Temporal changes in a narrow optical pulse that is subjected to Kerr nonlinearity in

A dispersive medium with positive GVD.

Optical wave.

First-order Soliton

Temporal changes in a medium with Kerr nonlinearity and negative GVD. Since dispersion tends to broaden the pulse, Kerr

Nonlinearity tends to squeeze the pulse, resulting in a formation of optical soliton.

Chapter 4

Photonic Sources

Contents

• Light Emitting Diode (LED)

- Structure, Material,Quantum efficiency, LED Power,

Modulation

• Laser Diodes

- structure, Modes, Rate Equation,Quantum efficiency,

Resonant frequencies, Radiation pattern

• Single-Mode Lasers

- DFB (Distributed-FeedBack) laser, Distributed-Bragg

Reflector, Modulation

• Light-source Linearity

• Noise in Lasers

Review of Semiconductor Physics

k B 1.38 1023 JK -1

a) Energy level diagrams showing the excitation of an electron from the valence band to the conduction band.

The resultant free electron can freely move under the application of electric field.

b) Equal electron & hole concentrations in an intrinsic semiconductor created by the thermal excitation of

electrons across the band gap

Optical Fiber communications, 3rd ed.,G.Keiser,McGrawHill, 2000

n-Type Semiconductor

b) The ionization of donor impurities creates an increased electron concentration distribution.

p-Type Semiconductor

b) The ionization of acceptor impurities creates an increased hole concentration distribution

Intrinsic & Extrinsic Materials

• Intrinsic material: A perfect material with no impurities.

Eg

n p ni exp( ) [4-1]

2k BT

n & p & ni are the electron, hole & intrinsic concentrat ions respective ly.

pn ni

2 [4-2]

• Minority carriers: holes in n-type or electrons in p-type.

• The operation of semiconductor devices is essentially based on

the injection and extraction of minority carriers.

The pn Junction

creates a barrier potential (electric field)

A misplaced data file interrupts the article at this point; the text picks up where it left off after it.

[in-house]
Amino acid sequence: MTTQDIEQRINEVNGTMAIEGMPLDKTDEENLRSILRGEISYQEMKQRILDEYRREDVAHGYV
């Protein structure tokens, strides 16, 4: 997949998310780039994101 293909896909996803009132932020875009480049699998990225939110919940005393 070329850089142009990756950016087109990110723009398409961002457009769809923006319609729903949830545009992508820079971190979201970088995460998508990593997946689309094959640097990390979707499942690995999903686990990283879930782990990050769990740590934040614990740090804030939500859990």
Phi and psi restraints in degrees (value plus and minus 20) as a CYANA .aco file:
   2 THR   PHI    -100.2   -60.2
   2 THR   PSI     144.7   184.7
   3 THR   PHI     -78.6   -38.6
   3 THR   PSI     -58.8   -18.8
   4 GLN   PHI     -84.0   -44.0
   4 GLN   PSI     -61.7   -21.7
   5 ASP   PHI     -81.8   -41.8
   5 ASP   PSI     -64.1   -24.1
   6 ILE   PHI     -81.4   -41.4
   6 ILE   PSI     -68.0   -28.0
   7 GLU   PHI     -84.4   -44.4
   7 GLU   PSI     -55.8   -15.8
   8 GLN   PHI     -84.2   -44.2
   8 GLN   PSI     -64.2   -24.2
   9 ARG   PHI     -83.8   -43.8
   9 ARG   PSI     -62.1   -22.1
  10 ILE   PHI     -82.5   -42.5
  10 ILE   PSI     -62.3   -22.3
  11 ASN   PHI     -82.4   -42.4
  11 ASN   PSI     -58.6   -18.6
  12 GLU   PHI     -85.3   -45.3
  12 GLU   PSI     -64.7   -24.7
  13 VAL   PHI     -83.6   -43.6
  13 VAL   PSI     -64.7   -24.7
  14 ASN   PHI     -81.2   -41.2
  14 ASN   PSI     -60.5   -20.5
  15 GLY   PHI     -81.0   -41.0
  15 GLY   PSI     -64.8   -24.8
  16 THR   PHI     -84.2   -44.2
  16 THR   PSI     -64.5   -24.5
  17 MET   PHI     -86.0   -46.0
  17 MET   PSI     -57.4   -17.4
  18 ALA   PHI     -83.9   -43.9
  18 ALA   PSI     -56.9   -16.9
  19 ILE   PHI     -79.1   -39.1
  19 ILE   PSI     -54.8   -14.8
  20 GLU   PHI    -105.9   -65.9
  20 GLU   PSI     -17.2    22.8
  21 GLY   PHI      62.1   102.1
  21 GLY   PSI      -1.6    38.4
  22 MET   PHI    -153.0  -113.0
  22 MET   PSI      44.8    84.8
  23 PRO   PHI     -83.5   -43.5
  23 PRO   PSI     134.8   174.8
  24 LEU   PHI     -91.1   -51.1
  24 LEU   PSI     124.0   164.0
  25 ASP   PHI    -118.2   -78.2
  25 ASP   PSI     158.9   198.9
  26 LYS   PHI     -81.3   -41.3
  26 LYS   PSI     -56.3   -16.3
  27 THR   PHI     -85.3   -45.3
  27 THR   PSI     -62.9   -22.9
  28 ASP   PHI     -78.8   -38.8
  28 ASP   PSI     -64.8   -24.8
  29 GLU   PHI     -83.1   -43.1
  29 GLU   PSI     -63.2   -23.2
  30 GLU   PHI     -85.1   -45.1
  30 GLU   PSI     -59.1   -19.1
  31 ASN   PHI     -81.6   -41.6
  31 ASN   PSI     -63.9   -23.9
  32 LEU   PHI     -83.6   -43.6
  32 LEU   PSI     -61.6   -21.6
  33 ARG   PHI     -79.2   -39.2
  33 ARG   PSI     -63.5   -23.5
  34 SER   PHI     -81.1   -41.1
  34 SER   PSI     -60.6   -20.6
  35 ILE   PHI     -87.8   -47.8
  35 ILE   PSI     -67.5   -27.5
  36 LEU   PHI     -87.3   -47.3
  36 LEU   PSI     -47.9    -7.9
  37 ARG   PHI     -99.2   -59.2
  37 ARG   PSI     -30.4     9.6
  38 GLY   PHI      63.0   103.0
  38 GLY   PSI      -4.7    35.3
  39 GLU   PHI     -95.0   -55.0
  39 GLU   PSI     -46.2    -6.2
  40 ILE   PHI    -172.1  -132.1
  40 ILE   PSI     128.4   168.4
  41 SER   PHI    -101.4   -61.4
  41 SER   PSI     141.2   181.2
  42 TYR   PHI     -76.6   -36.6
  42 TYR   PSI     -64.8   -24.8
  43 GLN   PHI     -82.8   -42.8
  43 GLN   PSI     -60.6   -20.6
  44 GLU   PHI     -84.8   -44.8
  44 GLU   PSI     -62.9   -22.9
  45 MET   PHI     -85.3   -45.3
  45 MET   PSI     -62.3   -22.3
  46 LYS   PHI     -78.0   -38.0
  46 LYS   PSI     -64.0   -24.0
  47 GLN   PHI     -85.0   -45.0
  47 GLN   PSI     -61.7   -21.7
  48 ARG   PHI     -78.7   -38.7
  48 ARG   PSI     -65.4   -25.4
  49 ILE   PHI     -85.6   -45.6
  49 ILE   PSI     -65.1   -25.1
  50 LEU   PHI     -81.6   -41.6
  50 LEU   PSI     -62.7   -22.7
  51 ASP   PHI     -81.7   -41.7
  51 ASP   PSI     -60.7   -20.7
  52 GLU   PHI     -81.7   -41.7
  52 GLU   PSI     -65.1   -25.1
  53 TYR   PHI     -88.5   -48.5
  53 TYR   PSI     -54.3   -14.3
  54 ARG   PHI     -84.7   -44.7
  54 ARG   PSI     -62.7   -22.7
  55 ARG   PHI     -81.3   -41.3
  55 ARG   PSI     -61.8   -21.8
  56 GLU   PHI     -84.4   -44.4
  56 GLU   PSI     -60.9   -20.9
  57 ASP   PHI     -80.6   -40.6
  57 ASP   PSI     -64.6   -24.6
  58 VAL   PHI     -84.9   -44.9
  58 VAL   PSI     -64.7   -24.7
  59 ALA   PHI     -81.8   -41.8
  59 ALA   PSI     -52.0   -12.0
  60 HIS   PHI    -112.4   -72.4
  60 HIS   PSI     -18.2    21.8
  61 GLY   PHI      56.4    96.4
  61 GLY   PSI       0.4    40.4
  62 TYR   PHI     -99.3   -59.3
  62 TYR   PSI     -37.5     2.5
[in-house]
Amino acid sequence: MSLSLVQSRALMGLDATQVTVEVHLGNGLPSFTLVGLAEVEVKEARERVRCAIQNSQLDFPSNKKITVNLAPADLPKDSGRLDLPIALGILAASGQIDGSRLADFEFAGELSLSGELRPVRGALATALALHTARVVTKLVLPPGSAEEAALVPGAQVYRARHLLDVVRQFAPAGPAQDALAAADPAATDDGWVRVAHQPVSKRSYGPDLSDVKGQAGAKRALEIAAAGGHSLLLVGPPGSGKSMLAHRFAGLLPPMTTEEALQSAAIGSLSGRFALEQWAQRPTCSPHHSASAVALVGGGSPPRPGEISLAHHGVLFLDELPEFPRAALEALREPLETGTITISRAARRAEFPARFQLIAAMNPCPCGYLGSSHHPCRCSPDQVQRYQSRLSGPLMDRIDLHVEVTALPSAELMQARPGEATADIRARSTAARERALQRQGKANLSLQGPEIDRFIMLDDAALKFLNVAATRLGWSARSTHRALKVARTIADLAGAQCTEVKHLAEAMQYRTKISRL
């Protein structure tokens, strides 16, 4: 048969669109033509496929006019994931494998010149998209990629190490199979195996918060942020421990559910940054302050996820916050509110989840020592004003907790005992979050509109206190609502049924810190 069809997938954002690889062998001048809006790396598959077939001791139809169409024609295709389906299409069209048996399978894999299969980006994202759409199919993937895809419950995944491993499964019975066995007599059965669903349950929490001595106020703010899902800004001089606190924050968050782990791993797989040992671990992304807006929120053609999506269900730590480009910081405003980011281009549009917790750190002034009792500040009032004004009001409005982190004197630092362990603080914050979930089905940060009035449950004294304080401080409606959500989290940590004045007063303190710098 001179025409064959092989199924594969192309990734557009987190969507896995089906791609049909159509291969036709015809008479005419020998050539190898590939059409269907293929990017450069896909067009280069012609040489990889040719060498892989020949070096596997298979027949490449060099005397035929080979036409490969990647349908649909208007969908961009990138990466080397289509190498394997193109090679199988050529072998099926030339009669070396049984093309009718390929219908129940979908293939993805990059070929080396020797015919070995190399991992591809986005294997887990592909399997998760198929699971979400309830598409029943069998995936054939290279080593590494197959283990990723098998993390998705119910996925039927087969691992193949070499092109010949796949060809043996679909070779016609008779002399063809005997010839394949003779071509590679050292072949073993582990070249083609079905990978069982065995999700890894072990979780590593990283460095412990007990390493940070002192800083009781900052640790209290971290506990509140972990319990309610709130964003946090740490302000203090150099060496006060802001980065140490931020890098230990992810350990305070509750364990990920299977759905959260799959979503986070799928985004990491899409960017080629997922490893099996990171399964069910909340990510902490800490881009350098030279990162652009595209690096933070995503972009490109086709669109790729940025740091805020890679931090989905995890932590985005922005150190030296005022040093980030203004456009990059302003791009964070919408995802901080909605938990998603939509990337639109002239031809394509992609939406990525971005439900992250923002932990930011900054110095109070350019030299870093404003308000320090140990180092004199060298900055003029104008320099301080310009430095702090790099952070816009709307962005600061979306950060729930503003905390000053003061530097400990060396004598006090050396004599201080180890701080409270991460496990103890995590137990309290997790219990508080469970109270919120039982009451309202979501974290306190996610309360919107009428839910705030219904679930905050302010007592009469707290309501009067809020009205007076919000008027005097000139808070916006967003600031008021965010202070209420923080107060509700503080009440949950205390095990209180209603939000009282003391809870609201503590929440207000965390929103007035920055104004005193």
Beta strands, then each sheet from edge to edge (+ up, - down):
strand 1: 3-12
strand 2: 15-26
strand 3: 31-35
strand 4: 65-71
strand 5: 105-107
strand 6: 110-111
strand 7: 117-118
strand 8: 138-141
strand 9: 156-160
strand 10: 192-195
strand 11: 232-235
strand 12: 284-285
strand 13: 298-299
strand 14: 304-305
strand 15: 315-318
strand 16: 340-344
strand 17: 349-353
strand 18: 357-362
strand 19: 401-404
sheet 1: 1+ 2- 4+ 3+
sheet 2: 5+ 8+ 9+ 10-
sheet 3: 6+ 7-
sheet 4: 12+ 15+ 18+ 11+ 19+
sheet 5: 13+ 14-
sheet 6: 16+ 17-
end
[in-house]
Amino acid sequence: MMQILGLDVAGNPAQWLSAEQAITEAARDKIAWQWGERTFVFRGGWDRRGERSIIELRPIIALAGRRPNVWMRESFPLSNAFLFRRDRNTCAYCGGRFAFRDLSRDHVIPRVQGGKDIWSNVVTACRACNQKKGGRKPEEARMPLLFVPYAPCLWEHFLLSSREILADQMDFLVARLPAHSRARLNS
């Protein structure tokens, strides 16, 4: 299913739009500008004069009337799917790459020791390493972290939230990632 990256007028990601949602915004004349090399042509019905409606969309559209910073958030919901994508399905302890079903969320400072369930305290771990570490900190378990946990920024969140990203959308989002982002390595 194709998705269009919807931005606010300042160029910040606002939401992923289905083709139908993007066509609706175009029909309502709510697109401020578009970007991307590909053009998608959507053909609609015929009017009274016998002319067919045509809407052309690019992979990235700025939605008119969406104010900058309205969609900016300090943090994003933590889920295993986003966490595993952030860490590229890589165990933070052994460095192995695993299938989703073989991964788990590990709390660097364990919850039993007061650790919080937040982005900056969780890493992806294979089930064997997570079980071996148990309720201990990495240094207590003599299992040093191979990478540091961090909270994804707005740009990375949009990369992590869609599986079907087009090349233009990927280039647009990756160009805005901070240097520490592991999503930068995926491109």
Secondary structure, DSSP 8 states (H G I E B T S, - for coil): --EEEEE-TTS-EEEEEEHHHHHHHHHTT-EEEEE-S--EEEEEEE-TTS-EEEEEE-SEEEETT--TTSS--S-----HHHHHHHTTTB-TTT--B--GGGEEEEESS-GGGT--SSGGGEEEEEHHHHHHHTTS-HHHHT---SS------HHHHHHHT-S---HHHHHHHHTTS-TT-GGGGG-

in the depletion region.

Reverse-biased pn Junction

A reverse bias widens the depletion region, but allows minority carriers to move freely with the applied field.

Forward-biased pn Junction

Lowering the barrier potential with a forward bias allows majority carriers to diffuse across the junction.

Direct Band Gap Semiconductors

Indirect Band Gap Semiconductors

E E E

CB

Indirect Bandgap, Eg

Ec CB

Direct Bandgap Eg Photon CB Ec Er Ec

Ev kcb Phonon

Ev Ev

VB

VB kvb VB

–k k –k k –k k

(a) GaAs (b) Si (c) Si with a recombination center

(a) In GaAs the minimum of the CB is directly above the maximum of the VB. GaAs is

therefore a direct bandgap semiconductor. (b) In Si, the minimum of the CB is displaced from

the maximum of the VB and Si is an indirect bandgap semiconductor. (c) Recombination of

an electron and a hole in Si involves a recombination center .

© 1999 S.O. Kasap, Optoelectronics (Prentice Hall)

Light-Emitting Diodes (LEDs)

with multimode fiber with tens of microwatts, LEDs are usually

the best choice.

• LED configurations being used in photonic communications:

1- Surface Emitters (Front Emitters)

2- Edge Emitters

Cross-section drawing of a typical

GaAlAs double heterostructure light

emitter. In this structure, x>y to provide

for both carrier confinement and optical

guiding.

b) Energy-band diagram showing the

active region, the electron & hole

barriers which confine the charge carriers

to the active layer.

c) Variations in the refractive index; the

lower refractive index of the material in

regions 1 and 5 creates an optical barrier

around the waveguide because of the higher

band-gap energy of this material.

1.240

(m) [4-3]

Eg (eV)

Surface-Emitting LED

to a circular cross section that has an area compatible with the fiber-core end face.

Edge-Emitting LED

lambertian in the plane of junction and highly directional perpendicular to pn junction.

They have high quantum efficiency & fast response.

Optical Fiber communications, 3rd ed.,G.Keiser,McGrawHill, 2000

Light Source Material

• Most of the light sources contain III-V ternary & quaternary

compounds.

• Ga 1x Al x As by varying x it is possible to control the band-gap

energy and thereby the emission wavelength over the range of

800 nm to 900 nm. The spectral width is around 20 to 40 nm.

• In1 x Ga x As y P1 y By changing 0<x<0.47; y is approximately 2.2x,

the emission wavelength can be controlled over the range of

920 nm to 1600 nm. The spectral width varies from 70 nm to

180 nm when the wavelength changes from 1300 nm to 1600

nm. These materials are lattice matched.

Optical Fiber communications, 3rd ed.,G.Keiser,McGrawHill, 2000

Spectral width of LED types

Rate equations, Quantum Efficiency & Power of

LEDs

• When there is no external carrier injection, the excess density

decays exponentially due to electron-hole recombination.

n(t ) n0 e t / [4-4]

: carrier lifetime.

• Bulk recombination rate R:

dn n

R [4-5]

dt

• Bulk recombination rate (R)=Radiative recombination rate +

nonradiative recombination rate

bulk recombinat ion rate ( R 1/τ )